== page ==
An overall factor in all, or nearly all, of the pogroms had been the state and the control of the Polish armed forces: "The responsibility for these excesses is borne for the most part by the undisciplined and ill-equipped Polish recruits, who, uncontrolled by their inexperienced and ofttimes timid officers, sought to profit at the expense of that portion of the population which they regarded as alien and hostile to Polish nationality and aspirations. It is recognized that the enforcement of discipline in a new and untrained army is a matter of extreme difficulty...On the other hand...an unflinching determination to restore order and a firm application of repressive measures can prevent, or at least limit, such excesses." (p. 415)

Morgenthau has been accused of whitewashing the Poles, perhaps because he faulted both sides: "There was no question whatever but that the Jews had suffered...Yet there was also no question but that some of the Jewish leaders had exaggerated these evils. There, too, were malevolent, self-seeking mischief-makers both in the Jewish and Polish press and among politicians of all stripes. Jews and non-Jews alike started out with the presumption that there could be no reconciliation." (pp. 382-383).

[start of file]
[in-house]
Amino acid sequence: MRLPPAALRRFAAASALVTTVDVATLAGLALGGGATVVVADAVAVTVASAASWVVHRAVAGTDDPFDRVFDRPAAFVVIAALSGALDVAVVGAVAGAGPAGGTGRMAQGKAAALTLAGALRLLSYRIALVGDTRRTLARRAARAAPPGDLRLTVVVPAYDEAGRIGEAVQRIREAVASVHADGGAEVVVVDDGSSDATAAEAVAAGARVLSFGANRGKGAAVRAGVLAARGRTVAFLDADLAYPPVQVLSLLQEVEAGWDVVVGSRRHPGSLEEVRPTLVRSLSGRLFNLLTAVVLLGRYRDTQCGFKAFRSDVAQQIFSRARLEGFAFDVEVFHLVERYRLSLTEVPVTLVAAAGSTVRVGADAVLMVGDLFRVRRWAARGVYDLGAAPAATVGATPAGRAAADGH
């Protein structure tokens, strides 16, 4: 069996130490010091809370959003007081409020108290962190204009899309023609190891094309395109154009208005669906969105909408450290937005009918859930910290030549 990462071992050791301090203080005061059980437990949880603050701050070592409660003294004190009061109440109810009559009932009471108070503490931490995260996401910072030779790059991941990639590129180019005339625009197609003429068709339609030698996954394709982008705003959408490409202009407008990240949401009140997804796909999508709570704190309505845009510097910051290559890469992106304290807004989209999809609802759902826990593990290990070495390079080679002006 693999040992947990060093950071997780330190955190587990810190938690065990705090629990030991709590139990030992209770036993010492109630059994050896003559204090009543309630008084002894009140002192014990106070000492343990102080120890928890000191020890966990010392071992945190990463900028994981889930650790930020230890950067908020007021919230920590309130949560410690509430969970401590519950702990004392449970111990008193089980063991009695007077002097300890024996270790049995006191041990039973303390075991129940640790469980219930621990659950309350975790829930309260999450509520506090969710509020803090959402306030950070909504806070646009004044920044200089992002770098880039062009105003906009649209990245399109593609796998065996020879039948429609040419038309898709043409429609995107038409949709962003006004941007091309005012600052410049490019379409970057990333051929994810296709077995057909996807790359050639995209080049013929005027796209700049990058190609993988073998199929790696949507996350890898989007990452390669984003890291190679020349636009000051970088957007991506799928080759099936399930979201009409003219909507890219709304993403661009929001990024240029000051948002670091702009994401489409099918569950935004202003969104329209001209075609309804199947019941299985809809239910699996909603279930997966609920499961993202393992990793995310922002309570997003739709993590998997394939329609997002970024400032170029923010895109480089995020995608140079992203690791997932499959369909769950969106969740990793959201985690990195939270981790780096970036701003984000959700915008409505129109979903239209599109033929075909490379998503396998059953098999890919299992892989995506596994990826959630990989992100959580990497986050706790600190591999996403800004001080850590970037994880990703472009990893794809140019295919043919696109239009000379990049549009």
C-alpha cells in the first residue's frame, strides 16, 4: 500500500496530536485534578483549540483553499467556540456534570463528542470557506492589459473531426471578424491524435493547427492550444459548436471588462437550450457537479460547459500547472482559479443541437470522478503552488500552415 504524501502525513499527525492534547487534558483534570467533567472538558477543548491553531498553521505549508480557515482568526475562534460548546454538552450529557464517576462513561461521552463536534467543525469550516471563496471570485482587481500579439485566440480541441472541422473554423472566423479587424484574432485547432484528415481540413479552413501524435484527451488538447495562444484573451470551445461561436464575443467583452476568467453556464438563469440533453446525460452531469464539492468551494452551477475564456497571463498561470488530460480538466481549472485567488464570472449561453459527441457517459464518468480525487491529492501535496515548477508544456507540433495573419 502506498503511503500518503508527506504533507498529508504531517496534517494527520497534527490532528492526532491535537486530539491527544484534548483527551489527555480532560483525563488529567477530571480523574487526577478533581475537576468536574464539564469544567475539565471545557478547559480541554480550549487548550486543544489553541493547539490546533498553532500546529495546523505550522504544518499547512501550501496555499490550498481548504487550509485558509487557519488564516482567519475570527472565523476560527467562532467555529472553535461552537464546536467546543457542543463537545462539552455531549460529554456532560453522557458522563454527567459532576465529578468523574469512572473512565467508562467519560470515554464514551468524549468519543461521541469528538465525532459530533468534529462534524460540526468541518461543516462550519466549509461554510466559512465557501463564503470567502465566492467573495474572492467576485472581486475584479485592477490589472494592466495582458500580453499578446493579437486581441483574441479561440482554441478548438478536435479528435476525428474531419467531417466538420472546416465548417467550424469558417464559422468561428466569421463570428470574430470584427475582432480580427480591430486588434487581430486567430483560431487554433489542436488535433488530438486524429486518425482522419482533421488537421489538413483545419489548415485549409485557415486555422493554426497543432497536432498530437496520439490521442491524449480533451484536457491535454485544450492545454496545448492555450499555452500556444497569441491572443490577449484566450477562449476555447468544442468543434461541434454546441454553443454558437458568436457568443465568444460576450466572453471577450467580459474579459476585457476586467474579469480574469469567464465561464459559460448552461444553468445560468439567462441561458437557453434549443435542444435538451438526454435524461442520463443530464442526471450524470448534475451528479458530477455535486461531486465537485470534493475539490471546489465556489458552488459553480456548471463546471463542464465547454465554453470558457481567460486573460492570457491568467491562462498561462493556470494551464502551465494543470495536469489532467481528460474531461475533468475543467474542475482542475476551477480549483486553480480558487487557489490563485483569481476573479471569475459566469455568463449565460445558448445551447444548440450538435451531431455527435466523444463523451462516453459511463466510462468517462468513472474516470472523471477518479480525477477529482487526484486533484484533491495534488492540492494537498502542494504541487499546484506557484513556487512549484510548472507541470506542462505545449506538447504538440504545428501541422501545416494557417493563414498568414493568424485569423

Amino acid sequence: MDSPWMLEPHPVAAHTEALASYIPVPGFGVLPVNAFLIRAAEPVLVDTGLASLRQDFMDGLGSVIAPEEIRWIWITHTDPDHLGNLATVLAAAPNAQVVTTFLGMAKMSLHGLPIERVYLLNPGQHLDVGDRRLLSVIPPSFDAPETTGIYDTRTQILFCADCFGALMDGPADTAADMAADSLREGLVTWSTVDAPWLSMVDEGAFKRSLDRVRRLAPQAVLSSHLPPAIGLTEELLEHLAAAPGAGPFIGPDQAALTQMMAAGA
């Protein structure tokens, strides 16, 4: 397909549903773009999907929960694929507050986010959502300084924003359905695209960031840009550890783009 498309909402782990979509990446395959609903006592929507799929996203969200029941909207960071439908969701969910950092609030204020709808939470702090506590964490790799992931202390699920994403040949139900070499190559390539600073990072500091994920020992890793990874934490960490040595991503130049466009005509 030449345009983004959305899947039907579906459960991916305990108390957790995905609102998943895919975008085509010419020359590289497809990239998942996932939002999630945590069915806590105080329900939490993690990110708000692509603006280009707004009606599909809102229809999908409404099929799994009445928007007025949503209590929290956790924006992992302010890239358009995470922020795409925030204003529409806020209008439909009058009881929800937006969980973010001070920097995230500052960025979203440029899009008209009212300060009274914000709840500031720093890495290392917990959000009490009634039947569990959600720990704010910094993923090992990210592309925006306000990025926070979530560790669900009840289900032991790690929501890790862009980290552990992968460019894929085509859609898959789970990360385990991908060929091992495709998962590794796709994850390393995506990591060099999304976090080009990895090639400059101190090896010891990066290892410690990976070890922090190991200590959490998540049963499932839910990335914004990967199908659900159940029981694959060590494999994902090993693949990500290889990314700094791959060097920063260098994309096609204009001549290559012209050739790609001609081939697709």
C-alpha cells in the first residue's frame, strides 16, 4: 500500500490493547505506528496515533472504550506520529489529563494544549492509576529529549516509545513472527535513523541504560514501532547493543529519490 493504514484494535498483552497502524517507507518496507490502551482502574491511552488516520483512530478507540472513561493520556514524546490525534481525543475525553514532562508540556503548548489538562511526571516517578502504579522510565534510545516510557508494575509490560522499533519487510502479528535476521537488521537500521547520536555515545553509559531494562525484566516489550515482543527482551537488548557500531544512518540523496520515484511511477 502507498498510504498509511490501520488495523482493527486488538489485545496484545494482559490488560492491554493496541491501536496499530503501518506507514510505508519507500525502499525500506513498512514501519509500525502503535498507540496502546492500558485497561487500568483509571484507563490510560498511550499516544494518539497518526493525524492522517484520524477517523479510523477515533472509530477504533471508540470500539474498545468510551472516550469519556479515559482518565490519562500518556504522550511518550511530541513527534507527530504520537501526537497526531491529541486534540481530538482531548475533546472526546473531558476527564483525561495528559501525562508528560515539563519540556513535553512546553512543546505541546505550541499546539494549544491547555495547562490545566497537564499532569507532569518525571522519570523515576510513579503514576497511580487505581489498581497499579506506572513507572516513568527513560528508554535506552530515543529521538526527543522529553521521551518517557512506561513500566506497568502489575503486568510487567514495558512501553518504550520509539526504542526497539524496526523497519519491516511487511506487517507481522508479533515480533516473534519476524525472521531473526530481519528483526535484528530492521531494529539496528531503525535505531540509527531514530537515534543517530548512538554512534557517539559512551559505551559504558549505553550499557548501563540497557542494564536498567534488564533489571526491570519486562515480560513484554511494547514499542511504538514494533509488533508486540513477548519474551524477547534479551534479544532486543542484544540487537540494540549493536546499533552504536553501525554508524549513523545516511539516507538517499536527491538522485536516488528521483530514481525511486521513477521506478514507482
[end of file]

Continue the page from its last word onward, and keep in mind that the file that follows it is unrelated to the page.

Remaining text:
Bearing in mind the huge size of the Jewish population (14% of Poland's total), consider Morgenthau's opinion of Polish attitudes towards Jews: "In considering the causes for the anti-Semitic feeling which has brought about the manifestations described above, it must be remembered that ever since the partitions of 1795 the Poles have striven to be reunited as a nation and to regain their freedom. This continual effort to keep alive their national aspirations has caused them to look with hatred upon anything which might interfere with their aims. This has led to a conflict with the nationalist declarations of the Jewish organizations which desire to establish cultural autonomy financially supported by the State...Moreover, Polish national feeling is irritated by what is regarded as the `alien' character of the great mass of the Jewish population. This is constantly brought home to the Poles by the fact that the majority of the Jews affect a distinctive dress, observe the Sabbath on Saturday, conduct business on Sunday, have separate dietary laws, wear long beards, and speak a language of their own. The basis of this language is a German dialect, and the fact that Germany was, and still is, looked upon by the Poles as an enemy country renders this vernacular especially unpopular. The concentration of the Jews in separate districts or quarters in Polish cities also emphasizes the line of demarcation separating them from other citizens." (p. 417).